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Acorn TV serves up arresting season of European crime dramas

The Disappearance
French drama The Disappearance tells the story of a missing teenager

British TV lovers, take note. Acorn TV released its latest schedule of murder mysteries, police procedurals and original series featuring the best of Agatha Christie, Foyle’s, Poirot, a period Western set in the wilds of Yorkshire, a stunning, one-of-a-kind police series and a French miniseries that will send a chill through parents of teenaged girls.

The French crime drama The Disappearance concerns a pretty blonde teenager who heads off to a music festival to meet friends and doesn’t come home.

Eight episodes examine the harsh realities of living with horror and fear, the guilt her mother feels because of the argument they had before she left for the festival, the gruelling efforts by police to find her, the tabloid media storm and trial that surrounds her disappearance and the toll it takes on everyone in her life.

Her father suddenly falls under suspicion because parents are the first suspects but also because he was seen as being “too close” to his daughter.

Her best friend, who spent the night with her boyfriend and may harbour resentment, is acting strangely, her remote and secretive older brother and his mysterious friends look like deer caught in the headlights, and her uncle and boyfriend are taken to the police station where they undergo brutal grilling.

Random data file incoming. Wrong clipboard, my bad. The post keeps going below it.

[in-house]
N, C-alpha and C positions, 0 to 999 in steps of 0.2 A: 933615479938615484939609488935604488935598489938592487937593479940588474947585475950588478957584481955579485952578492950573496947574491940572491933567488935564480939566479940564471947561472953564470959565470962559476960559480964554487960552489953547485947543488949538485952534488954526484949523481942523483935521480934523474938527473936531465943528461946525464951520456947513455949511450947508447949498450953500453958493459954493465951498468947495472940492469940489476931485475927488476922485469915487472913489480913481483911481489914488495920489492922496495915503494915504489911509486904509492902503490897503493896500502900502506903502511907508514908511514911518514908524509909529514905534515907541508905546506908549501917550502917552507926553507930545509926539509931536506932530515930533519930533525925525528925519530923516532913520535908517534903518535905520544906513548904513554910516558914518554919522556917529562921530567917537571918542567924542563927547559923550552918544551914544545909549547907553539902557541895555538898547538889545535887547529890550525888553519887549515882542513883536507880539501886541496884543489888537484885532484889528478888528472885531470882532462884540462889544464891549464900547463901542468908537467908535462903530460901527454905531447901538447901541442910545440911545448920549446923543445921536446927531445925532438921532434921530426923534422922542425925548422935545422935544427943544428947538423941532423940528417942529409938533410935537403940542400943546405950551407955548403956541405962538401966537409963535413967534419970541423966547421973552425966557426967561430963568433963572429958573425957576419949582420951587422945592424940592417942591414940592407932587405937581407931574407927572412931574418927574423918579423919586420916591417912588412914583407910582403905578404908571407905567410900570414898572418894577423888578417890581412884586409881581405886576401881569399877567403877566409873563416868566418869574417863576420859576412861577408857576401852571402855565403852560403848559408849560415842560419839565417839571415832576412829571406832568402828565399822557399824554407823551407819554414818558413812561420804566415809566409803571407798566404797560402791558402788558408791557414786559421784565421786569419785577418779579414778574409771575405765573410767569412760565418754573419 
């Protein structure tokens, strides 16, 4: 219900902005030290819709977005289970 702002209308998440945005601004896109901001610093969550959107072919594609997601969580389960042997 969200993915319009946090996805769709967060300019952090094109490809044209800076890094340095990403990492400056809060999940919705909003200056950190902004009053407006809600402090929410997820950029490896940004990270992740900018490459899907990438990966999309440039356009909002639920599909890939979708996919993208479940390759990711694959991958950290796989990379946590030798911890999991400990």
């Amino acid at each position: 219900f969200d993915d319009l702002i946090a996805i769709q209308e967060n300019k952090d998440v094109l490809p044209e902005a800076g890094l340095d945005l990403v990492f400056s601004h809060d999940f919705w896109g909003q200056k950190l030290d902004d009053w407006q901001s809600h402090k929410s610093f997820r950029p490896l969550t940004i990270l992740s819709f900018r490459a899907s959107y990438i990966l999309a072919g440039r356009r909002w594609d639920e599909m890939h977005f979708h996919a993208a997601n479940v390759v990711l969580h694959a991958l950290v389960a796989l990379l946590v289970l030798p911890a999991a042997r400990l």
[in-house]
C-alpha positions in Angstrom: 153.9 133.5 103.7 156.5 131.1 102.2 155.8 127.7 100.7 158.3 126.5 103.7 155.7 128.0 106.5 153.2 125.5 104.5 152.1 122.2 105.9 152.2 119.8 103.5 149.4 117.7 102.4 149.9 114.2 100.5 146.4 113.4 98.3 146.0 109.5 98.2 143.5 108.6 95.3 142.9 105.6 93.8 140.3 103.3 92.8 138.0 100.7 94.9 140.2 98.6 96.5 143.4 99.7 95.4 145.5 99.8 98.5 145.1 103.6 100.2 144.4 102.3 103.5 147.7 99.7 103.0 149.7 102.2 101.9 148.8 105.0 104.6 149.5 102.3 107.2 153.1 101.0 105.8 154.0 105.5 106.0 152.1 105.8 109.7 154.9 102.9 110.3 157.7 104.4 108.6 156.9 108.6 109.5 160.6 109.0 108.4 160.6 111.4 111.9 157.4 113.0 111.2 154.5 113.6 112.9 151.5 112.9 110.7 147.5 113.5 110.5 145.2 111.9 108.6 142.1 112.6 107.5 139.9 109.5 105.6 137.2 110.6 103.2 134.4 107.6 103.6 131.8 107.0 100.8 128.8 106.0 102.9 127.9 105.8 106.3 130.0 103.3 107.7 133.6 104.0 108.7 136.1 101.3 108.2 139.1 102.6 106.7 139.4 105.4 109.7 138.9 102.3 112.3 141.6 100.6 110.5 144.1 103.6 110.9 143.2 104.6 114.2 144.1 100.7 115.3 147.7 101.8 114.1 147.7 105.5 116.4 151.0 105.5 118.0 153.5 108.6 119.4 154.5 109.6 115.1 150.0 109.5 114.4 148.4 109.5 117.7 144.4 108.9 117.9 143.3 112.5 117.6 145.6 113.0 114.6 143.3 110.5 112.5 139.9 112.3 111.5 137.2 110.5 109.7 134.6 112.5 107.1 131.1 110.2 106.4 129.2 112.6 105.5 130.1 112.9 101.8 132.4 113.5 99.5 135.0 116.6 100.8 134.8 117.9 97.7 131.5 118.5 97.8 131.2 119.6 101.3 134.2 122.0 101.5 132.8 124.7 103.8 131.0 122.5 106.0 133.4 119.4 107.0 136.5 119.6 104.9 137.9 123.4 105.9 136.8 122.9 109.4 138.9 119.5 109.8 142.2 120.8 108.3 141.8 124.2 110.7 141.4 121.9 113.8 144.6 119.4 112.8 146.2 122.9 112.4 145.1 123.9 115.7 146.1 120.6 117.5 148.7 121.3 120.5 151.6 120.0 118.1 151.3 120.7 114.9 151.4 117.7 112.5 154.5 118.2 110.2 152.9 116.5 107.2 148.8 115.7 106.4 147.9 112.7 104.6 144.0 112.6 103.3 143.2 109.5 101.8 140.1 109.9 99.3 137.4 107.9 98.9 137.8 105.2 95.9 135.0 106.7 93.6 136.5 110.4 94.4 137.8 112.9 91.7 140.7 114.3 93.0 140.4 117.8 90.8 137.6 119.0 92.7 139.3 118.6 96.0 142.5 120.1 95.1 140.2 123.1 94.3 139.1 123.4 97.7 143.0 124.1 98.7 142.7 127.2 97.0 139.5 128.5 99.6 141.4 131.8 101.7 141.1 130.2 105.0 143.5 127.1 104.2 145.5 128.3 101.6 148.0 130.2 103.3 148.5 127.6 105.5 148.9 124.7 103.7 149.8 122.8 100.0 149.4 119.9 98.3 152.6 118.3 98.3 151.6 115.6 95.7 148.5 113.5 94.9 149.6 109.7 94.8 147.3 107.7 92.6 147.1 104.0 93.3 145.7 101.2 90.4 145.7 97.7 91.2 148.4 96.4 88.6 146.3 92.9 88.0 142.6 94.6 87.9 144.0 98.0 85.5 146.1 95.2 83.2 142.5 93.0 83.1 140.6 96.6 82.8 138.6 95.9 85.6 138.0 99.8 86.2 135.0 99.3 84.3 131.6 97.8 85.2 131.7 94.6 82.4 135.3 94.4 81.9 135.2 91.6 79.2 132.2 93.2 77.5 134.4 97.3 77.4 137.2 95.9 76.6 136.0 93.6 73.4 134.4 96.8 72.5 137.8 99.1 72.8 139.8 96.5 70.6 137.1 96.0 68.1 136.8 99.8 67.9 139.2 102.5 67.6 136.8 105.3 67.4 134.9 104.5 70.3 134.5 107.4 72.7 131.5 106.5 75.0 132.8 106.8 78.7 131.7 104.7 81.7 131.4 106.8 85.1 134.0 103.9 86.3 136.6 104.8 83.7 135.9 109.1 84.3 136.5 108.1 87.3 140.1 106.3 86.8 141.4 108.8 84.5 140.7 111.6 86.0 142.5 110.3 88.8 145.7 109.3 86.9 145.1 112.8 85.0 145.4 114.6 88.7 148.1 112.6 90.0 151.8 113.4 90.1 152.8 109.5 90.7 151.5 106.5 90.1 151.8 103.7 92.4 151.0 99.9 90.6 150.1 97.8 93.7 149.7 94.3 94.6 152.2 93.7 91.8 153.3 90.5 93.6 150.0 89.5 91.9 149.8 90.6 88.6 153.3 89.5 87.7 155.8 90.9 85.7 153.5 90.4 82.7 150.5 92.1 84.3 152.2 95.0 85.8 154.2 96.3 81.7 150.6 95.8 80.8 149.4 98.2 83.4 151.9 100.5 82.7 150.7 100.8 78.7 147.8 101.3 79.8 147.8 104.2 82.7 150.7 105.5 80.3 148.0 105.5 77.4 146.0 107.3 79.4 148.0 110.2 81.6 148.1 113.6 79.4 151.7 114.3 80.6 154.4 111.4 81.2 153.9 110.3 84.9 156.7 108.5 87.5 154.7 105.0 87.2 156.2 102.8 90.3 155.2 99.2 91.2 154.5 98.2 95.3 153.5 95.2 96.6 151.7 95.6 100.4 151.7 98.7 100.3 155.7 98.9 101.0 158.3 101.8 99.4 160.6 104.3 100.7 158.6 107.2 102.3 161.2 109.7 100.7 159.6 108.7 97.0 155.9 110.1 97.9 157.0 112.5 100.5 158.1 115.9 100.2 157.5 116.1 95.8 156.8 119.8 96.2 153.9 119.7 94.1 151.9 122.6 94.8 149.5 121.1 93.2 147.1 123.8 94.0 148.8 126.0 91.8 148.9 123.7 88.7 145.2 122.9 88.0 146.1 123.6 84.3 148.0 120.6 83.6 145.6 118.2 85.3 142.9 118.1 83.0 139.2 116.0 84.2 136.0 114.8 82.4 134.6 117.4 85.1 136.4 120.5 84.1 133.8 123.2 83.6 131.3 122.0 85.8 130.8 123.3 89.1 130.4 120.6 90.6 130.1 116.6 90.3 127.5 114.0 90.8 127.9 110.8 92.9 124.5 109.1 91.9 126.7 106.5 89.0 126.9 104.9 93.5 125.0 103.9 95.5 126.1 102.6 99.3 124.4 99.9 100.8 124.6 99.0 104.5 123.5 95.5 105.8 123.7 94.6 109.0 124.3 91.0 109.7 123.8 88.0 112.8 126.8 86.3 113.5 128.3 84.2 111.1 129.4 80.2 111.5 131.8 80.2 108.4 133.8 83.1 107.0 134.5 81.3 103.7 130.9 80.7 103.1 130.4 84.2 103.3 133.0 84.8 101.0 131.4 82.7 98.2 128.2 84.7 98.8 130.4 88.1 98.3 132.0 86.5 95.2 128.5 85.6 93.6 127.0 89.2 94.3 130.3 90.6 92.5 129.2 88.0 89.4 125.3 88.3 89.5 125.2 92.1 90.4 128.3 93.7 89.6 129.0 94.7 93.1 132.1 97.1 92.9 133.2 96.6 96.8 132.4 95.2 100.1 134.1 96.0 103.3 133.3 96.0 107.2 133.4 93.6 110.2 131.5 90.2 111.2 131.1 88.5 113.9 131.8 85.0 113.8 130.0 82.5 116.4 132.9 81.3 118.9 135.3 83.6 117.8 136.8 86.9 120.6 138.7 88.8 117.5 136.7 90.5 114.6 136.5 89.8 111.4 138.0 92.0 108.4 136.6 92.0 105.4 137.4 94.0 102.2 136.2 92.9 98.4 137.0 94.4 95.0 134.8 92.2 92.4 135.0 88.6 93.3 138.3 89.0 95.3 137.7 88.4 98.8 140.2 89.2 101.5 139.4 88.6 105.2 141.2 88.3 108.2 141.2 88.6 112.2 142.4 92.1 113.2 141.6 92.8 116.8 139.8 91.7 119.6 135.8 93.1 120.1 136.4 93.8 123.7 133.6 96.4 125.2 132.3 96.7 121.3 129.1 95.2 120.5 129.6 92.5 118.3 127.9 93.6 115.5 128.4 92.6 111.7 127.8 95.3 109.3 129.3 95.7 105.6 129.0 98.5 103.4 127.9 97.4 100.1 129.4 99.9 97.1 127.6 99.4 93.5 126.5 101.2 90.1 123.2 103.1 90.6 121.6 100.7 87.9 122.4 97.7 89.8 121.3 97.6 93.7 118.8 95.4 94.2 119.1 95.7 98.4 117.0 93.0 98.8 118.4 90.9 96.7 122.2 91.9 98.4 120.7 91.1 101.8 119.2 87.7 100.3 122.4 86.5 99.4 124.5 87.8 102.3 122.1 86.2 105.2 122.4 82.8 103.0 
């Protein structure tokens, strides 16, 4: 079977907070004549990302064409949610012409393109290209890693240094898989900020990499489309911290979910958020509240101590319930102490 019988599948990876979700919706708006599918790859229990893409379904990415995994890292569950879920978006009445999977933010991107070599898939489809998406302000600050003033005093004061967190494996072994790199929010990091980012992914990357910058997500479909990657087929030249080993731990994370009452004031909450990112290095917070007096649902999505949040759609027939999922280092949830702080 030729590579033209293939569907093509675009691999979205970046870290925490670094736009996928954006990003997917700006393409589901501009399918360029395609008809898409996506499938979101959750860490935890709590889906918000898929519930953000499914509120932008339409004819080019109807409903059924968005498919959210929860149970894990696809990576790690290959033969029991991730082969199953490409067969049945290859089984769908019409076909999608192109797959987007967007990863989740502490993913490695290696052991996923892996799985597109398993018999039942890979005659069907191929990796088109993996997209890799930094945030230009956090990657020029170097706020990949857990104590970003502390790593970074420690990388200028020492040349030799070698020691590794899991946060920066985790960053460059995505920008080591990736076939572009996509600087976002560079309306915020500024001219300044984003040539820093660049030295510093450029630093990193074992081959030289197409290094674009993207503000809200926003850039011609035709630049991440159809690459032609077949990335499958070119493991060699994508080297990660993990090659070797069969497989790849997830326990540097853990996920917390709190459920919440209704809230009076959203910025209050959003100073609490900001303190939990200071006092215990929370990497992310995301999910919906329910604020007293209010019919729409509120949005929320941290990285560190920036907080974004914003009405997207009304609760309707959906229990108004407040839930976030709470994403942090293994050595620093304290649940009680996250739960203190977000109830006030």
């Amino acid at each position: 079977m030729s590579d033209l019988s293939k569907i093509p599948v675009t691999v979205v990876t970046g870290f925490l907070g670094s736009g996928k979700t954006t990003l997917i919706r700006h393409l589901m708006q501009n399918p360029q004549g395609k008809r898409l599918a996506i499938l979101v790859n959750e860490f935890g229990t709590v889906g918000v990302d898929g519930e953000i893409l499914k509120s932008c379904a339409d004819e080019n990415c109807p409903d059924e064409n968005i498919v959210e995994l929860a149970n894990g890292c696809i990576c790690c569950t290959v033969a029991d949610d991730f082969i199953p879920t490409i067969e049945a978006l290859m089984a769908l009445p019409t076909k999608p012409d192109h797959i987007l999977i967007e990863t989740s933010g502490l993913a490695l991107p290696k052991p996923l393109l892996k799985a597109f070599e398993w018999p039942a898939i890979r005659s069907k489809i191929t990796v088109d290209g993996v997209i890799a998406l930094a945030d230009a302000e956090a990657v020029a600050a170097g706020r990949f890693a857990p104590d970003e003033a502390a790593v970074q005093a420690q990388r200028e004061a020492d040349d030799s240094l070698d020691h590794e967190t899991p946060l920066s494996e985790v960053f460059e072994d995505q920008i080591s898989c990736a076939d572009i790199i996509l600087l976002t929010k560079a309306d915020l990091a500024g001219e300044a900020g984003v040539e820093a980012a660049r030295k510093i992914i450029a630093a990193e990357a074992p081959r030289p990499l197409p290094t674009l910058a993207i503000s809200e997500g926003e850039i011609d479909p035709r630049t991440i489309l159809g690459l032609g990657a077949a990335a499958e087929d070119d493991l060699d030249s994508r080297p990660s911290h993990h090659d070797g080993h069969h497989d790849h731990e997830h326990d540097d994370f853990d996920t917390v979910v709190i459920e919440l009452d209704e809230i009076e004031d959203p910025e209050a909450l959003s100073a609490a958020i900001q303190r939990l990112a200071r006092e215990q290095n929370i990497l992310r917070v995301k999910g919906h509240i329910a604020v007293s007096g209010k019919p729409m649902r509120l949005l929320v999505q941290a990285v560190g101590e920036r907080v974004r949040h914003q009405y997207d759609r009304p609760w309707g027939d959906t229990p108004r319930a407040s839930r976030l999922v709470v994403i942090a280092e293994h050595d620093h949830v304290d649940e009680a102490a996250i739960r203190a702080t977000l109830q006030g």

The family’s pushing for answers but police aren’t talking about the dark things they’re learning. The Disappearance is subtitled in English, beautifully shot, well-acted and well worth the time. There’s universality about it, as young girls – and boys – go missing with alarming regularity.

Call the Midwife’s Jessica Raine stars in Jericho, a romantic period drama series about a woman seeking a new life when she is suddenly left widowed and penniless.

Annie Quaintain had been well-to-do but her husband’s debts ate up the estate and all of its furnishings; she and her children have nothing but the clothes on their backs.

They walk to Jericho a work camp in Yorkshire, where a massive railway viaduct is being constructed over a valley, an expensive and bold feat of design that brings welcome money to locals.

Its dangerous work and conditions are shanty-town at best and the workers, whores and wanderers at the site make life complicated for a well-bred woman. But Annie has hidden reserves of steel that come to the surface in her time of need.

She rents a cottage, sets up a boarding house and starts to earn real money and the respect of the camp.

Culverdale Valley looks like the American Wild West with its temporary shacks, on raw land, the campfires and standoffs between the good guys and the bad guys.

Fevers threaten to wipe out the town, people sometimes aren’t who they say they are, unexplained construction accidents happen and a murder or two is on the books.

This is gripping drama with sympathetic leads in Raine and Hans Matheson as Johnny her lodger.